She-Hulk #4 review

Ben Grimm is in Jen Walters’ corner on Jen Bartel’s attractive cover and that’s the case inside the book too. Unfortunately, our favourite gamma-irradiated attorney doesn’t actually need the Thing to do any clobberin’ on her behalf.

The fist belongs to Titania, recovering super-villain and frenemy of She-Hulk. The pair recently decided that their own fight club would be a great way to let off steam, and Titania’s bestie, Volcana, has decided she wants to play too.

Ben has a lunch date with Jen to get a spot of legal advice – nothing serious, just a bit of business involving Inhuman dog Lockjaw being ticketed. As it turns out, Ben has spread the word about Jen being a practising lawyer again, meaning her office is suddenly very busy.

While everyone else leaves, Reed Richards stays at Jen’s request and checks her radiation levels – old Avengers ally Jack of Hearts recently returned from outer space/death and has been affecting her gamma power. Given the all-clear, she joins Jack to check his radiation – for years he was so dangerous to everyone around him that he went into exile in outer space. Jack tells Jen about something he heard when he was woken from apparent death at the hands of… someone.

More than half of this issue is Jen and Jack talking, and it’s wonderful. Writer Rainbow Rowell is very, very good at capturing the rhythm of conversation, and she’s giving Jack the personality he’s not had since, well, forever. His penchant for poetry isn’t new, it goes right back to his origin in the Seventies, and Rowell uses it here to push the plot forward. Rowell’s Jen is wonderful – smart, funny and empathetic.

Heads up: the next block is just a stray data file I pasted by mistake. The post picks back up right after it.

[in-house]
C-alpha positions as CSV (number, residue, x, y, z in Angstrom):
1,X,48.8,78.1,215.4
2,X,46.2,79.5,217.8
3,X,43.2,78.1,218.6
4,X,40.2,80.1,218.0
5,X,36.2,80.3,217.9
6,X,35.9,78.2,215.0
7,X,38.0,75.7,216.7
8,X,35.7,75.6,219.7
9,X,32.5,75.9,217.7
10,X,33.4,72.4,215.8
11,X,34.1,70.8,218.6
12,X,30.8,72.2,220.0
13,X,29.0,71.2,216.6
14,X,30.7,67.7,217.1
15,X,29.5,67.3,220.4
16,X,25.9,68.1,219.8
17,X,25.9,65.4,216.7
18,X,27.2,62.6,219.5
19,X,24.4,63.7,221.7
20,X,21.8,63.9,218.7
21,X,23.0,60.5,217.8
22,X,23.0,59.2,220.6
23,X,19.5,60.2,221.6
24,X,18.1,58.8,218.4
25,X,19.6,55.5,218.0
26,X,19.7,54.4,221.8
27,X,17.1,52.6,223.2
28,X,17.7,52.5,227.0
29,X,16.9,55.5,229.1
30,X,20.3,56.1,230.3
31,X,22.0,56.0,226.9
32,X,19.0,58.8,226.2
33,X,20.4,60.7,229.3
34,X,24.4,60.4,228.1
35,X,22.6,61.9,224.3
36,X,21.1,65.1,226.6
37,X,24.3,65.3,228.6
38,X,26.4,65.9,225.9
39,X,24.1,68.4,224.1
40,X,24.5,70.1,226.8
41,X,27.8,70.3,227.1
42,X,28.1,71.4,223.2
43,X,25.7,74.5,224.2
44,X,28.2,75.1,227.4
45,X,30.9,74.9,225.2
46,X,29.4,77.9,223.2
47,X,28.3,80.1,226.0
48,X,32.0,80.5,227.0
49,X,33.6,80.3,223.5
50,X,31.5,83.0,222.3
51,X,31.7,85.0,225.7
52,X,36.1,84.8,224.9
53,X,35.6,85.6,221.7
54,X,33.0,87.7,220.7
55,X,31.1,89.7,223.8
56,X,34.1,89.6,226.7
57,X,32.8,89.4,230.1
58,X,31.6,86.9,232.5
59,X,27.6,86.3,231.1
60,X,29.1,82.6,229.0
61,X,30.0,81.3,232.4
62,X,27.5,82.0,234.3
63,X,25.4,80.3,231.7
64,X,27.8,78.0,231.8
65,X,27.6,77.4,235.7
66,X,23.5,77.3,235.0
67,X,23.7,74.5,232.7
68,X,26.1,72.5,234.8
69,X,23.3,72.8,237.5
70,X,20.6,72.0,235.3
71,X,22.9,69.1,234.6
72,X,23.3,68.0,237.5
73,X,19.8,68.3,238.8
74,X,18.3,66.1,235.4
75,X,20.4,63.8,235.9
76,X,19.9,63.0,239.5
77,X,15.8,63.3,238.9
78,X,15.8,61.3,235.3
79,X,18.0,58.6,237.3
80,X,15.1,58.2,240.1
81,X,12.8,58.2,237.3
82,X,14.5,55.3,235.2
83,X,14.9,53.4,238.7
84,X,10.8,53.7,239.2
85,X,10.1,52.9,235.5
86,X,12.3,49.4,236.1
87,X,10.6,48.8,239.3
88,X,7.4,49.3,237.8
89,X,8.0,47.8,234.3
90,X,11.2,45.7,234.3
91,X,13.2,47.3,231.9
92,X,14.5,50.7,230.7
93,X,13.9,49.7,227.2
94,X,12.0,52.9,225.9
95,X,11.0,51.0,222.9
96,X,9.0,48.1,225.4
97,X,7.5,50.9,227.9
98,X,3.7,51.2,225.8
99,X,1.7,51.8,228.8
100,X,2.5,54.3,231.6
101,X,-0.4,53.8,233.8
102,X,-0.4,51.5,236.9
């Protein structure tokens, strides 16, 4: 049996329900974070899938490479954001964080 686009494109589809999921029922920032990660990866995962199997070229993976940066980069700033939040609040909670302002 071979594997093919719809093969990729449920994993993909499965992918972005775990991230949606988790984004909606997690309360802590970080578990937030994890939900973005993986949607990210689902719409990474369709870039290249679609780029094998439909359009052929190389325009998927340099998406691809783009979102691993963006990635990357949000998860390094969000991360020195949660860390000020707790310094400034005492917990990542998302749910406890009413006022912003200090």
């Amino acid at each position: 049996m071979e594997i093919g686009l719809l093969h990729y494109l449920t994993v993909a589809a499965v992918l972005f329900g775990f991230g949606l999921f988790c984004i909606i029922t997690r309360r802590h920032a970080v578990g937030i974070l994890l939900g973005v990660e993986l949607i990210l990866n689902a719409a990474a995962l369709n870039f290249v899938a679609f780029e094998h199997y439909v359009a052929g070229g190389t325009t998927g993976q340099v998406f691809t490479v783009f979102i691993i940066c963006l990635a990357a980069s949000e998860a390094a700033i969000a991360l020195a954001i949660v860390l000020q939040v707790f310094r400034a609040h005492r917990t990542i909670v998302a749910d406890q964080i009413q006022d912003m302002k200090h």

A heroes and villains fight club is a great idea, these are people who need to cut loose, so why not pair up somewhere that doesn’t risk people and property?

While Jack looks dreadful in borrowed clothes – you wouldn’t think he came from a wealthy family – Jen looks great in long purple skirt, crisp blouse and ascot.

Hmm, that outfit reminds me of something…

Am I imagining it, or is illustrator Luca Maresca paying tribute to Jen’s debut?

The art throughout is lovely, with the characters full of charm and warmth – even the bad gals. Maresca does a fine job of providing backgrounds that give a sense of place, and colourist Rico Renzi’s choices add that summery feel. Joe Caramagna doesn’t put a font wrong with his lettering choices.

I don’t know how long this Nick Lowe and Lindsey Cohick-edited series is planned to run – I suspect it’s a mini – but issues this good make me hope it’s an ongoing. Go to it, Marvel!

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